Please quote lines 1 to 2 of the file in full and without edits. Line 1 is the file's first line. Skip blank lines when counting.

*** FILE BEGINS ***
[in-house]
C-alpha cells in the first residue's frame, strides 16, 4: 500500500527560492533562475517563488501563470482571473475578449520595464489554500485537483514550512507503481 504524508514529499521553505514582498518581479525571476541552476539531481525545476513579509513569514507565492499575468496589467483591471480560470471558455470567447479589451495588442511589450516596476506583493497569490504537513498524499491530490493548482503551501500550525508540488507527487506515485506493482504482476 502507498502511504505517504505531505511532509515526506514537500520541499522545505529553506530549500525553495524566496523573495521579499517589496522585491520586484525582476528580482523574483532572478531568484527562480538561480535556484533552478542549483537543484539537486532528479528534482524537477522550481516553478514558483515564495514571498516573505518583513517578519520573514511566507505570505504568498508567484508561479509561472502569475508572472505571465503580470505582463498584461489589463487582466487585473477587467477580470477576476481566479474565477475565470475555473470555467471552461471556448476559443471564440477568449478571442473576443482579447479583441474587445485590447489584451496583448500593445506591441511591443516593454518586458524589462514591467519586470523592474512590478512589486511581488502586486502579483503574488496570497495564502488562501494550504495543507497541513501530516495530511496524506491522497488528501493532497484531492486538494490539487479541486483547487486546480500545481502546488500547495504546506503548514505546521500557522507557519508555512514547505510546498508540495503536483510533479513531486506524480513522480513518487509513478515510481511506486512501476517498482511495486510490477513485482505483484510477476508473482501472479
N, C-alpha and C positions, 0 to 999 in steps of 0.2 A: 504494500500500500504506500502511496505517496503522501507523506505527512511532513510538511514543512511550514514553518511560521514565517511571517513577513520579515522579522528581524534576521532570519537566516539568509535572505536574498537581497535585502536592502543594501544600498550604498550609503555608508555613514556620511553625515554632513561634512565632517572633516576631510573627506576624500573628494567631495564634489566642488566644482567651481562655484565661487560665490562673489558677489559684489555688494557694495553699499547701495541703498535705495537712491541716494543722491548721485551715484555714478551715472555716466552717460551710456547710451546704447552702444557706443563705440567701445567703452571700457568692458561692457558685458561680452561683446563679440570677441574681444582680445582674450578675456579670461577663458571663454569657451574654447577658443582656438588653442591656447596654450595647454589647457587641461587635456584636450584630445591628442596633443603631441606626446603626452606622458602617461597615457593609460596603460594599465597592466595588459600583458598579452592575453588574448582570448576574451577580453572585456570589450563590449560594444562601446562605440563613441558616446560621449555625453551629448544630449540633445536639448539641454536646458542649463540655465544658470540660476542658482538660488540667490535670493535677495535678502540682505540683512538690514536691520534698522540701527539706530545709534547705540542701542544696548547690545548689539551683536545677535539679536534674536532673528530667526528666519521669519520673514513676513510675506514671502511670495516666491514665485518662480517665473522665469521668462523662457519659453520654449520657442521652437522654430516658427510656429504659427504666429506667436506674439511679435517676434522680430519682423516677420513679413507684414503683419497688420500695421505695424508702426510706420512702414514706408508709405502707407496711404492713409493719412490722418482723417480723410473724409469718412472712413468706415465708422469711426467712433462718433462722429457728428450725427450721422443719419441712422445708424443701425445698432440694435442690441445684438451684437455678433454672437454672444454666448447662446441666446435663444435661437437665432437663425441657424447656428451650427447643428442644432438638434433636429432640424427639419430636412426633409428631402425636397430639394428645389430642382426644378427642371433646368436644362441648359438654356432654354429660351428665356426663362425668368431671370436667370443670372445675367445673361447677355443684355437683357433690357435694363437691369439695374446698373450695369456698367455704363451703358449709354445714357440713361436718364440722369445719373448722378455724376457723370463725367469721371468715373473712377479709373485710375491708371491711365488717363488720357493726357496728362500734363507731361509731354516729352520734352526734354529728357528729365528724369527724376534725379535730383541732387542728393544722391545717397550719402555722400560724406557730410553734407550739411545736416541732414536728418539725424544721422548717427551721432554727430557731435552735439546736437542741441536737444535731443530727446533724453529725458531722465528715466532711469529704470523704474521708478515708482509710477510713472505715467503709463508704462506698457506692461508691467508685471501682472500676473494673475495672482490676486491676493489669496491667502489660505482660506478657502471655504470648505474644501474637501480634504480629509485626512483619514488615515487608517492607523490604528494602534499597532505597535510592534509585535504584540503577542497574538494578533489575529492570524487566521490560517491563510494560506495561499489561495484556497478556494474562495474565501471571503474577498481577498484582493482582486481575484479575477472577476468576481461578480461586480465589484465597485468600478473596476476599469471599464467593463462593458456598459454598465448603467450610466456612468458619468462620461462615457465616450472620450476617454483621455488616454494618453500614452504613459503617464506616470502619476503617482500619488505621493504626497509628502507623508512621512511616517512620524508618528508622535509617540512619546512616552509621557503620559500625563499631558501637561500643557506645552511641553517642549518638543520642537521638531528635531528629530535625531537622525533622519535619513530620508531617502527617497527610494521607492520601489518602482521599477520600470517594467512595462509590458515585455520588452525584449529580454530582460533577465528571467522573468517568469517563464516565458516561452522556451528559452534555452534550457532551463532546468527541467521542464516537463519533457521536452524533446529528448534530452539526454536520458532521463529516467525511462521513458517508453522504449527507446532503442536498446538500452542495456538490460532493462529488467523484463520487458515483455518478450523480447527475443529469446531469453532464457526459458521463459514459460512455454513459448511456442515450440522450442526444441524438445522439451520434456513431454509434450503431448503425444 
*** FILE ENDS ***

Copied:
[in-house]
C-alpha cells in the first residue's frame, strides 16, 4: 500500500527560492533562475517563488501563470482571473475578449520595464489554500485537483514550512507503481 504524508514529499521553505514582498518581479525571476541552476539531481525545476513579509513569514507565492499575468496589467483591471480560470471558455470567447479589451495588442511589450516596476506583493497569490504537513498524499491530490493548482503551501500550525508540488507527487506515485506493482504482476 502507498502511504505517504505531505511532509515526506514537500520541499522545505529553506530549500525553495524566496523573495521579499517589496522585491520586484525582476528580482523574483532572478531568484527562480538561480535556484533552478542549483537543484539537486532528479528534482524537477522550481516553478514558483515564495514571498516573505518583513517578519520573514511566507505570505504568498508567484508561479509561472502569475508572472505571465503580470505582463498584461489589463487582466487585473477587467477580470477576476481566479474565477475565470475555473470555467471552461471556448476559443471564440477568449478571442473576443482579447479583441474587445485590447489584451496583448500593445506591441511591443516593454518586458524589462514591467519586470523592474512590478512589486511581488502586486502579483503574488496570497495564502488562501494550504495543507497541513501530516495530511496524506491522497488528501493532497484531492486538494490539487479541486483547487486546480500545481502546488500547495504546506503548514505546521500557522507557519508555512514547505510546498508540495503536483510533479513531486506524480513522480513518487509513478515510481511506486512501476517498482511495486510490477513485482505483484510477476508473482501472479